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President's Blog: From the Heart

Literacy Through Literature class

Leaning Into Mary to Learn

By Eric F. Spina

When I swung by the “Mary in Catholic Education” exhibit in the Marian Library Gallery this week, I immediately spied a busy chalkboard, reminiscent of my childhood days at St. Joseph’s School in Buffalo.

It was filled with beautiful handwritten reflections from the campus community about the mother of Jesus, with not a child’s careless scrawl in the bunch. In a nod to contemporary times, an iPad sat nearby for visitors to scroll through dozens of memories about Mary’s influential presence in their educational experiences.

Cecilia Moore, associate professor of religious studies, shared how a lovely white marble statue of Mary greeted her and her five siblings every day at Sacred Heart Catholic School in Danville, Virginia. Provost Darlene Weaver wrote simply, “Mary means the grace and power of saying yes.” Ali Carr-Chellman, dean of the School of Education and Health Sciences, described Mary as “an attentive intellectual” who attended to the needs of others.

“Catholic education,” Ali wrote, “is a calling. It can only be heard when we listen, when we are attentive as Mary was, and when we listen to her words to ‘do whatever He says.’”

The Marian Library, which holds the world’s largest collection of material about Mary, never fails to astonish me with its wealth of resources. You don’t expect to spot children’s pop-up books among the holy cards, but they’re on display in this exhibit that was curated by teacher education students in Jennifer Adams and Mary-Kate Sableski’s “Foundations of Literacy Through Literature” course. Other treasures include an 18th-century primer, Italian scrapbook pages from the 1950s, a wooden rosary, Marianist manga — an anime-style comic strip originating from Japan — and five commissioned chalk art drawings of statues of Mary on campus by uber-talented rising sophomore biochemistry major Cecilia Martyna.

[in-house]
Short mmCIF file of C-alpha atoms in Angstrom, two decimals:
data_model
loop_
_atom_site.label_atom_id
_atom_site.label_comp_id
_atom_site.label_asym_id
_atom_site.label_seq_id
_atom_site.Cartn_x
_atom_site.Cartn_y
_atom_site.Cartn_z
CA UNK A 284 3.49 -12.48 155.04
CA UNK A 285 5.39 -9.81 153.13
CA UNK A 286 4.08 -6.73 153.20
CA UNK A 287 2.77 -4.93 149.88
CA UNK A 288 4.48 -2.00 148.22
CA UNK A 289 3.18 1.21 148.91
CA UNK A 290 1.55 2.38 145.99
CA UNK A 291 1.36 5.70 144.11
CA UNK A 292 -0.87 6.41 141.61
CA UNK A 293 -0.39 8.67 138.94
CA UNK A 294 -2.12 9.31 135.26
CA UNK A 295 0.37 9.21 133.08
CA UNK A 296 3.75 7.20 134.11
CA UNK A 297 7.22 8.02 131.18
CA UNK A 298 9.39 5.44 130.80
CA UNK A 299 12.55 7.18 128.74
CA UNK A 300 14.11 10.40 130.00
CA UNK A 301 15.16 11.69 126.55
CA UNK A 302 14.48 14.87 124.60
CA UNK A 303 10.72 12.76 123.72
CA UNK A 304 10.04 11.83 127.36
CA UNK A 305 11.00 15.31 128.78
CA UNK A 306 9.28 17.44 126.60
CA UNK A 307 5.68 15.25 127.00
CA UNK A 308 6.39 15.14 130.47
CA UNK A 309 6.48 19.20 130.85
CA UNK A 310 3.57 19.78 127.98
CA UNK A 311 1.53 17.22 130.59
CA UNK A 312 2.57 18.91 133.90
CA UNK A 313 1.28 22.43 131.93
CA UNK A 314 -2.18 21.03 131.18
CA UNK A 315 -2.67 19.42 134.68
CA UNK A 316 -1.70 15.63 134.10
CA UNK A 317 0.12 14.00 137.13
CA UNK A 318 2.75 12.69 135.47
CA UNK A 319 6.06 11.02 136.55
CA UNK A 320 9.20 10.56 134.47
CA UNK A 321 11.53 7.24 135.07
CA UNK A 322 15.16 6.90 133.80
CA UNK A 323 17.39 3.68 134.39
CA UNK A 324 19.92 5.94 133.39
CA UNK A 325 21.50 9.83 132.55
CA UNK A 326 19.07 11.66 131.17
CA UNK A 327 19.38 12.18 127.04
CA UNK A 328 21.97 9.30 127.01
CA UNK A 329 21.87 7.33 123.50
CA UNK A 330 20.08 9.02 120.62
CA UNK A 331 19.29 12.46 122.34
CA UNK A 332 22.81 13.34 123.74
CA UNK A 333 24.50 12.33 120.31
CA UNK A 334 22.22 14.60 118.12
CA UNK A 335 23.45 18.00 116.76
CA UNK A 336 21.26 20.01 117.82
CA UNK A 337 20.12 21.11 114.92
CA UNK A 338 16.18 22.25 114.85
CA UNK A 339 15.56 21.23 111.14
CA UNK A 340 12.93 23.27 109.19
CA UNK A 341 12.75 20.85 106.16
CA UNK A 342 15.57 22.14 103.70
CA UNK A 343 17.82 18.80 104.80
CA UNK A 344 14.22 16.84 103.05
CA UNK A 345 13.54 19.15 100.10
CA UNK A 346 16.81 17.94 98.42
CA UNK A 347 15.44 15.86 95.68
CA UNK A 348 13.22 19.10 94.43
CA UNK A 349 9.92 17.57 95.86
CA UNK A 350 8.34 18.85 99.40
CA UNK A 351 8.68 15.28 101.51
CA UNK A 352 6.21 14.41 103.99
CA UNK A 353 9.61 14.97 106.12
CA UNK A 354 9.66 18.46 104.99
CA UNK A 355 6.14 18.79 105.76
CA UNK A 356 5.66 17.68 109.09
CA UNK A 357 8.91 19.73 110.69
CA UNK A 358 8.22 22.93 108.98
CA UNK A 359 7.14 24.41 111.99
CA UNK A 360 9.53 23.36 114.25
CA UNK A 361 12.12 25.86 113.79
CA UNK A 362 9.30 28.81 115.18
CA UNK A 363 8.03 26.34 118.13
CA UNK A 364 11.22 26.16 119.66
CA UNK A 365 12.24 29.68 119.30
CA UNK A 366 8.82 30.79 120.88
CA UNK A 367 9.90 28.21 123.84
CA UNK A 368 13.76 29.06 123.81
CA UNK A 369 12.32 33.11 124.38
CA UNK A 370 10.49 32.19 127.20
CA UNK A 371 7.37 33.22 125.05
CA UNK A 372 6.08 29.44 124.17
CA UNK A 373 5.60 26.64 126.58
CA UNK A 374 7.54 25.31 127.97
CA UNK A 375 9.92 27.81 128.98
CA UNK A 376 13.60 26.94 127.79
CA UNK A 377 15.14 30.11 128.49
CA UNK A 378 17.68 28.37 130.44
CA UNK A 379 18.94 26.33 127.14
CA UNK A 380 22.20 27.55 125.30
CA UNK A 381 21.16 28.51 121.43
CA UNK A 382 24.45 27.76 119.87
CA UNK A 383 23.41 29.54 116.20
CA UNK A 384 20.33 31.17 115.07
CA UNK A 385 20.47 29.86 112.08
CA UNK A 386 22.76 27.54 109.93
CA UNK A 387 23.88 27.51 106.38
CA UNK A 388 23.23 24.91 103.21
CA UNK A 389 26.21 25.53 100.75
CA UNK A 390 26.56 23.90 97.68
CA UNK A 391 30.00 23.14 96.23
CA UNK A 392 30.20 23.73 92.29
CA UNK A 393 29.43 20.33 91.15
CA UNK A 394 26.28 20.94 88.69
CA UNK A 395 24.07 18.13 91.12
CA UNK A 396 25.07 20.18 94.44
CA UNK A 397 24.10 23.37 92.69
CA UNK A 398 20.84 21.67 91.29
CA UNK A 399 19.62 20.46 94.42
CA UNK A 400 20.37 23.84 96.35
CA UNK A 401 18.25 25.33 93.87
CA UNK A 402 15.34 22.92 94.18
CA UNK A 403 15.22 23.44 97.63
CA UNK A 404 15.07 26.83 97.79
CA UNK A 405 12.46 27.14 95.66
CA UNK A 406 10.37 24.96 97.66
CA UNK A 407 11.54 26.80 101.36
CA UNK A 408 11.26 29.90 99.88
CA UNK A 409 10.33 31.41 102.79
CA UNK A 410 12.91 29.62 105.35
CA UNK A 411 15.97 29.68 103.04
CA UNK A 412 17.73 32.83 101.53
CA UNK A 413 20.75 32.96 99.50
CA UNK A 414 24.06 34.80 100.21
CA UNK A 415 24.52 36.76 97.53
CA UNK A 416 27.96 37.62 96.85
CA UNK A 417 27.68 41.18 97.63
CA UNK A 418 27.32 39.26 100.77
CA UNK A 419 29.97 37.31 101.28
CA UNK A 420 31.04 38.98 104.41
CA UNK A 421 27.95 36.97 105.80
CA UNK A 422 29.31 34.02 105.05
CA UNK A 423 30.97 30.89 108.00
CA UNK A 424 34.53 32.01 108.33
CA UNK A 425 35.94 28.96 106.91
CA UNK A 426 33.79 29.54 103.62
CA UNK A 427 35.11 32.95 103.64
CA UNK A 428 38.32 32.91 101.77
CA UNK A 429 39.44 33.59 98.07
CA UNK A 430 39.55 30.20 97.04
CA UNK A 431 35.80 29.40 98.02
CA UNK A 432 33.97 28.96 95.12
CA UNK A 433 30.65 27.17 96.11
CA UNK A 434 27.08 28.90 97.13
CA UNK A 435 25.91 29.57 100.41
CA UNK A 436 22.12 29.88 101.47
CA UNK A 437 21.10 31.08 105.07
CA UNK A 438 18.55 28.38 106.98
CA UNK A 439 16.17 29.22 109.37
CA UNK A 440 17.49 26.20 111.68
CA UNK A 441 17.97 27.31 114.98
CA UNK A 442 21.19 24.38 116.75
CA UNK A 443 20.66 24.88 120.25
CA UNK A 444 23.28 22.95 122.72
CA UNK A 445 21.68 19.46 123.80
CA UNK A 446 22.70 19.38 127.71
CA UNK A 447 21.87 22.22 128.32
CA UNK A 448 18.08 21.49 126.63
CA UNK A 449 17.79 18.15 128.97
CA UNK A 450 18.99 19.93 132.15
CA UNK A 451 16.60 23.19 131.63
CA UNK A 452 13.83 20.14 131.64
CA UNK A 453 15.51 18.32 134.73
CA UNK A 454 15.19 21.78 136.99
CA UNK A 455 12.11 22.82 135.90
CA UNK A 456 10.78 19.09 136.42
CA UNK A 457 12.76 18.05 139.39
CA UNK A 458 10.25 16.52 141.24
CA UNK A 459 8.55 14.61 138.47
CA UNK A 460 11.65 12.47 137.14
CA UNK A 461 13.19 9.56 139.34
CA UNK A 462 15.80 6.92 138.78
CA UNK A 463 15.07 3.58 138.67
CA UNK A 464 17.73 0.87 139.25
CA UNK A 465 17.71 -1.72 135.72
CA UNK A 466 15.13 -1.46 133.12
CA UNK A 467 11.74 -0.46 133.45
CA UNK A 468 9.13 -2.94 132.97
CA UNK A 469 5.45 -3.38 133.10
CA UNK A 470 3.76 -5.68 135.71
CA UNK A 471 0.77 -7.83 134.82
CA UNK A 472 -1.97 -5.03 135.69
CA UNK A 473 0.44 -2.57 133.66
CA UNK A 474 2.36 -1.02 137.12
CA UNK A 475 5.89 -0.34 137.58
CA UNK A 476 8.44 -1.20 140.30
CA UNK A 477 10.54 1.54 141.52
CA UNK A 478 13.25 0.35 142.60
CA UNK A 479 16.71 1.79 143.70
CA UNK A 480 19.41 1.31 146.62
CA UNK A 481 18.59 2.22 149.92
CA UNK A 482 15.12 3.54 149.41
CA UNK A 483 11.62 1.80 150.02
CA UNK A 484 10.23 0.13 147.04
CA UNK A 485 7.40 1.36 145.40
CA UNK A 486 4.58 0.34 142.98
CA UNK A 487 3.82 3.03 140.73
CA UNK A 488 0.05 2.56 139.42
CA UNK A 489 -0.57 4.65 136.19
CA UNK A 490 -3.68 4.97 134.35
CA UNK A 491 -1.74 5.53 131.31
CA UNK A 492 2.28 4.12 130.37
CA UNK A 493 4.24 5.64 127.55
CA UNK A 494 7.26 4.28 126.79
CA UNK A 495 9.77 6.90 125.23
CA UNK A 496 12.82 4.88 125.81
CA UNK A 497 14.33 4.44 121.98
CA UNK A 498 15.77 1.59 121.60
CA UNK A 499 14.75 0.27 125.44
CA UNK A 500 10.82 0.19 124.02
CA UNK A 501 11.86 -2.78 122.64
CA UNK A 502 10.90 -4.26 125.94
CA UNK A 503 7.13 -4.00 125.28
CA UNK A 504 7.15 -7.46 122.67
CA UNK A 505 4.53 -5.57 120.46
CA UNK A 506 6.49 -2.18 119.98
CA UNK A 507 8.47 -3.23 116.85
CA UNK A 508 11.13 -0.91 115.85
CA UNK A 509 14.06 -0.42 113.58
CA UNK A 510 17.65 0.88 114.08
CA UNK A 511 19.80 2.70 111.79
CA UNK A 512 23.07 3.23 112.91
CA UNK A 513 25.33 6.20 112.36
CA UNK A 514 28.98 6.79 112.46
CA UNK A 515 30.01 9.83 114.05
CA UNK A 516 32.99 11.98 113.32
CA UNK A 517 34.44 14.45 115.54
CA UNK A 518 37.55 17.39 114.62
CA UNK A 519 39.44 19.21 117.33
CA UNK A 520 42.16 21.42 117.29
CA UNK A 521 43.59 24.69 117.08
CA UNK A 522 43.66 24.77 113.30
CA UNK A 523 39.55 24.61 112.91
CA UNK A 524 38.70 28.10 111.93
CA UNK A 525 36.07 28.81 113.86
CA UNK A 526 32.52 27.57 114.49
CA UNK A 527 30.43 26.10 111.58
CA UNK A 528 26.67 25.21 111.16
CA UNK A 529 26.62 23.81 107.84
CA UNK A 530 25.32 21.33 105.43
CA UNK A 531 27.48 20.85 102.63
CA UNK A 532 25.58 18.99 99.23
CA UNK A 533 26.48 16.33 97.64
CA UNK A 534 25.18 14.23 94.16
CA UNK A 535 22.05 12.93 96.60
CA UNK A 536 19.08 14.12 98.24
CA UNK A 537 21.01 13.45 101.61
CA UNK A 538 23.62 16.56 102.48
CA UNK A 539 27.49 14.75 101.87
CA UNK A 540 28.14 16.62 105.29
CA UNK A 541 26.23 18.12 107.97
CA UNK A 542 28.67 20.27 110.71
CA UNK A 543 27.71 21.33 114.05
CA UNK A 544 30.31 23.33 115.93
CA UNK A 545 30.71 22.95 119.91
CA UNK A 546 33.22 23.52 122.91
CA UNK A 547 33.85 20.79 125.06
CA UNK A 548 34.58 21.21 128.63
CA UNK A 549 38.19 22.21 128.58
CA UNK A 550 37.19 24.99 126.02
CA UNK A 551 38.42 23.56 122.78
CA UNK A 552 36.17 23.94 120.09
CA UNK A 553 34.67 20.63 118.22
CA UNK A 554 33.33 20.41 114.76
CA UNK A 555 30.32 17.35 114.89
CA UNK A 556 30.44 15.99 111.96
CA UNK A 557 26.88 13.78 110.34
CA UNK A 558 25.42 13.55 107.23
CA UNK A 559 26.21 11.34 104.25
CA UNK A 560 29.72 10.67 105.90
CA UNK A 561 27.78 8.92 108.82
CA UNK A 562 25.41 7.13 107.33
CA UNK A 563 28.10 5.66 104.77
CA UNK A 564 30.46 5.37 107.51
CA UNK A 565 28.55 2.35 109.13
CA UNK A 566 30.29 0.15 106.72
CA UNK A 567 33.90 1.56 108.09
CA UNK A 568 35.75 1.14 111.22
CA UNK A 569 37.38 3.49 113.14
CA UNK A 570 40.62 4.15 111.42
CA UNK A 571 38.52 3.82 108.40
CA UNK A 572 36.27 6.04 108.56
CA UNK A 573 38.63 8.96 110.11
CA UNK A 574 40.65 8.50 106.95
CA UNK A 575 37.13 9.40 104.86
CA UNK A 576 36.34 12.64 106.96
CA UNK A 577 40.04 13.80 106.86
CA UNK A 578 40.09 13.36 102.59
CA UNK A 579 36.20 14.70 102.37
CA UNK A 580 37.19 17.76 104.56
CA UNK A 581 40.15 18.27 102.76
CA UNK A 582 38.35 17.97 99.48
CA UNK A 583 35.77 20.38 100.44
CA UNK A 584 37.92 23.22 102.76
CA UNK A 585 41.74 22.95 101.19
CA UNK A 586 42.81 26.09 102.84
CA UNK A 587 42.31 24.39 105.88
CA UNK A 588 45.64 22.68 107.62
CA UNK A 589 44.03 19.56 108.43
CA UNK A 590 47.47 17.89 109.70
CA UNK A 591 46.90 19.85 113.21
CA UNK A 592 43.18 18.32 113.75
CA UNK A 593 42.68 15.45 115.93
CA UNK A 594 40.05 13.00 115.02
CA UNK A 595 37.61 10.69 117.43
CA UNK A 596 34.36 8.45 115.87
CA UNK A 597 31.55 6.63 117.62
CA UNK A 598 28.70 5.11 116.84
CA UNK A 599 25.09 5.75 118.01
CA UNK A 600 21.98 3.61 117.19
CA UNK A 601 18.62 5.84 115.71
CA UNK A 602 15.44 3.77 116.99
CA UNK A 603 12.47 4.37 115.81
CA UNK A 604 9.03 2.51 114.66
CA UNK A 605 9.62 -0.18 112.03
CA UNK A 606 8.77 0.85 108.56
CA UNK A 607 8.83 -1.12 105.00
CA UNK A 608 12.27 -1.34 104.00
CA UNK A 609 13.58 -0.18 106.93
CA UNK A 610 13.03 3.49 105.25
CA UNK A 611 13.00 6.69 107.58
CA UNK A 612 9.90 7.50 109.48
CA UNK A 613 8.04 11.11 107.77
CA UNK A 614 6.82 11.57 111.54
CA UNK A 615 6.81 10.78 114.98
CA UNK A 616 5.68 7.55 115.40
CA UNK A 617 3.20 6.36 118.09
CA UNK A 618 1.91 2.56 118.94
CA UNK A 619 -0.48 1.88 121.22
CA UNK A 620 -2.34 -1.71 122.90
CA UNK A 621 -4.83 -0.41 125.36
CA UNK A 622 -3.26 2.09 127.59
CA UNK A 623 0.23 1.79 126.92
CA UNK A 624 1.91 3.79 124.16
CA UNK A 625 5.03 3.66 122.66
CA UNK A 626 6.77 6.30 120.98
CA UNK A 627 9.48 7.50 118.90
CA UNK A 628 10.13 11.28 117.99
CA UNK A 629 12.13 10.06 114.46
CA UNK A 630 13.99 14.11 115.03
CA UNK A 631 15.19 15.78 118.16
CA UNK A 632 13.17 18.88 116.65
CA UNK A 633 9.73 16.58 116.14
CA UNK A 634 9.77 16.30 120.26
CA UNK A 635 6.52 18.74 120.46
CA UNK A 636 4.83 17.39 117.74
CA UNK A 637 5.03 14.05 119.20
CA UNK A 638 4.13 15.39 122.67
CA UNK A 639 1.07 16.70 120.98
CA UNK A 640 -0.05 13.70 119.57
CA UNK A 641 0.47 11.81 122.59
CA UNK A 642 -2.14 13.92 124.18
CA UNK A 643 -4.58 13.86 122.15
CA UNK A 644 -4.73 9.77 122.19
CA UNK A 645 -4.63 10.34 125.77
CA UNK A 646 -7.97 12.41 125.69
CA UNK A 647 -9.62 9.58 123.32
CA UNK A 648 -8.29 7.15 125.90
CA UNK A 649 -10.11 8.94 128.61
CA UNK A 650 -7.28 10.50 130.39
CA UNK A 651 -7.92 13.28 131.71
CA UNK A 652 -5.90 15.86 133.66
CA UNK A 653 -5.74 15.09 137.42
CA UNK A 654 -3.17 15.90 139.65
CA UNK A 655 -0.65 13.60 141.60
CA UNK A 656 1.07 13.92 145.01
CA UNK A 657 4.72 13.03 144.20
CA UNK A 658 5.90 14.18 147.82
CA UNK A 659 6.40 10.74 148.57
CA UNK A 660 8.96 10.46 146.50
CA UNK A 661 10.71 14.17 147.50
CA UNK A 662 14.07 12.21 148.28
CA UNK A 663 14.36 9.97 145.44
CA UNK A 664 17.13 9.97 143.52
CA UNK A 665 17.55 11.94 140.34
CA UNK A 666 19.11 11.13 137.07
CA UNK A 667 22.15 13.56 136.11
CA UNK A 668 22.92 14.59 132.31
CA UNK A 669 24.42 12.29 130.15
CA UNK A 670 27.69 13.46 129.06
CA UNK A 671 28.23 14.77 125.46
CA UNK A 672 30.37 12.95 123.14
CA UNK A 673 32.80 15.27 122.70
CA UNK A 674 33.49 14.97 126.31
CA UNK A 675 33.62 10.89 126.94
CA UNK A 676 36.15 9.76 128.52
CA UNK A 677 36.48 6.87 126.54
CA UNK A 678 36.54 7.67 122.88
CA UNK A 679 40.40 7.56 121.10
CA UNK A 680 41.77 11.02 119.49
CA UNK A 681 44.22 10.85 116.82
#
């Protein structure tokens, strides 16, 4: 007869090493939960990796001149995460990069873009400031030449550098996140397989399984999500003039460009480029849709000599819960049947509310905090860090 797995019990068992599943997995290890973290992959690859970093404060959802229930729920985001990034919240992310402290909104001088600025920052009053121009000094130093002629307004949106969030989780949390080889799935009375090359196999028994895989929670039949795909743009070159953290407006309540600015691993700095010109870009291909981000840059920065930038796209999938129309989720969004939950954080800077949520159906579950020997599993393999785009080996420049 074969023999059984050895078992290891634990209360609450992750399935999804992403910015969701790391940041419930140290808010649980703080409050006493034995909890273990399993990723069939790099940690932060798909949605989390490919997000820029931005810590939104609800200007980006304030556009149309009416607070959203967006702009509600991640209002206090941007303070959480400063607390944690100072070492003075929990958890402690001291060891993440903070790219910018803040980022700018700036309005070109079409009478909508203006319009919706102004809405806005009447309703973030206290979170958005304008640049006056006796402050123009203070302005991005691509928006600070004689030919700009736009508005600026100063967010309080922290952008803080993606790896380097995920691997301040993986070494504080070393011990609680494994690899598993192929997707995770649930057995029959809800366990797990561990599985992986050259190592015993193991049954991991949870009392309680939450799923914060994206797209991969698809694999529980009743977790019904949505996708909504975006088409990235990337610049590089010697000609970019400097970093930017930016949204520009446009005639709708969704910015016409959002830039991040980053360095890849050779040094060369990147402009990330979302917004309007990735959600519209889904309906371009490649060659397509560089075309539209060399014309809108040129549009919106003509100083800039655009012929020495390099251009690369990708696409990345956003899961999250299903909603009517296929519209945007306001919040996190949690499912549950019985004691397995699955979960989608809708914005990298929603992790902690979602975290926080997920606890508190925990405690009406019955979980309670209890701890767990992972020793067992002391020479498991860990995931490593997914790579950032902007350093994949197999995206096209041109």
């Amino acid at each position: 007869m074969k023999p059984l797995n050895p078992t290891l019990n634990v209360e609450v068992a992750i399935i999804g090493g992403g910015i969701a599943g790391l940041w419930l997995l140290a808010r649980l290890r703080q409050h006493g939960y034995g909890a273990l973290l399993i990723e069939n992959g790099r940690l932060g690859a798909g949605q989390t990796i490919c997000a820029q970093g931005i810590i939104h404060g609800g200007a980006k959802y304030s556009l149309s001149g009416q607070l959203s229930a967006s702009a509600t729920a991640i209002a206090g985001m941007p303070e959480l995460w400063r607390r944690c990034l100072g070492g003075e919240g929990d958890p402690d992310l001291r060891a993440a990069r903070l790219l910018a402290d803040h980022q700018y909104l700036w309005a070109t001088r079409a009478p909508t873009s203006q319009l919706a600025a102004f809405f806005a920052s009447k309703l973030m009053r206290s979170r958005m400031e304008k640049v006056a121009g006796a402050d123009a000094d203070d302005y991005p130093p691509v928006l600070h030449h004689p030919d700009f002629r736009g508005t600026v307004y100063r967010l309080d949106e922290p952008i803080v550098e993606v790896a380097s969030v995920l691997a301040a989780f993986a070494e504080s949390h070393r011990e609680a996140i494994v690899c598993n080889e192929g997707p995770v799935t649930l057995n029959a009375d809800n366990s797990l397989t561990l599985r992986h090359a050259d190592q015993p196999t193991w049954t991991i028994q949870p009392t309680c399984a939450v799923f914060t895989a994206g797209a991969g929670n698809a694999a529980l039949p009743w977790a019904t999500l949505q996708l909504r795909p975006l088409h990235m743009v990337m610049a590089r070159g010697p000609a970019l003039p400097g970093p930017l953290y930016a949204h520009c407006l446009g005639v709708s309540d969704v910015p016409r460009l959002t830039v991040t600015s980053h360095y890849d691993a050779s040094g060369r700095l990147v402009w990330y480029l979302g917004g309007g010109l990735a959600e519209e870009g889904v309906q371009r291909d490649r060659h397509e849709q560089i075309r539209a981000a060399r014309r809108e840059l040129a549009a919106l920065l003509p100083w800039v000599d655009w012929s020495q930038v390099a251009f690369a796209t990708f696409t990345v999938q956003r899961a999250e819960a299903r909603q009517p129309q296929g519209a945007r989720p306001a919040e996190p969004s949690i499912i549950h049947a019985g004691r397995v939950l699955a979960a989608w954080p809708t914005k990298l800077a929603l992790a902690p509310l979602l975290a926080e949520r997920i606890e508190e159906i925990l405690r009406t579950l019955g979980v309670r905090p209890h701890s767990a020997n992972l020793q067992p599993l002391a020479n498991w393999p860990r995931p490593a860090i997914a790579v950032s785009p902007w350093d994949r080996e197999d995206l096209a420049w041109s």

The students selected materials, wrote interpretive text, and designed the display cases in a hands-on learning exercise that has helped them — and visitors — learn how books, literacy, and Catholic education have evolved over the years.

“I hope visitors gain an understanding of the various types of literacy through the exhibit and that literacy isn't just about being able to read a book. Visual literacy plays a role in how people gain knowledge about the world around them,” said elementary education major Michelle Puente ’26 of Cheyenne, Wyoming.

Beyond the artifacts on display, the reflections from faculty, staff, and alumni, add a personal and meaningful touch.

Laura Toomb, senior lecturer in communication, described Mary as “my idol, my go-to, my support, and most importantly, my spiritual guidance.” Matt Day, associate professor of physical therapy, fondly remembers listening to his grandparents sing “Ave Maria” in the choir at Mass. It had a lasting influence on him. “We may never know,” he wrote, “how our simple expressions of Marian devotion may impact a student’s spiritual life and lead them to Jesus.”

Struck by a stained-glass window in the Immaculate Conception Chapel that depicts Jesus as a boy sitting at his mother’s side and leaning into her attentively, Susan Ferguson, retired director of the Center for Catholic Education, asked, “How do we lean into Mary to learn?”

That’s the big question this exhibit answers so beautifully.

(The “Mary in Catholic Education” exhibit, free and open to the public, runs in the Marian Library Gallery on the seventh floor of Roesch Library through June 28. For hours, directions, and parking, visit the exhibit site. To read reflections from the campus community, visit eCommons.)

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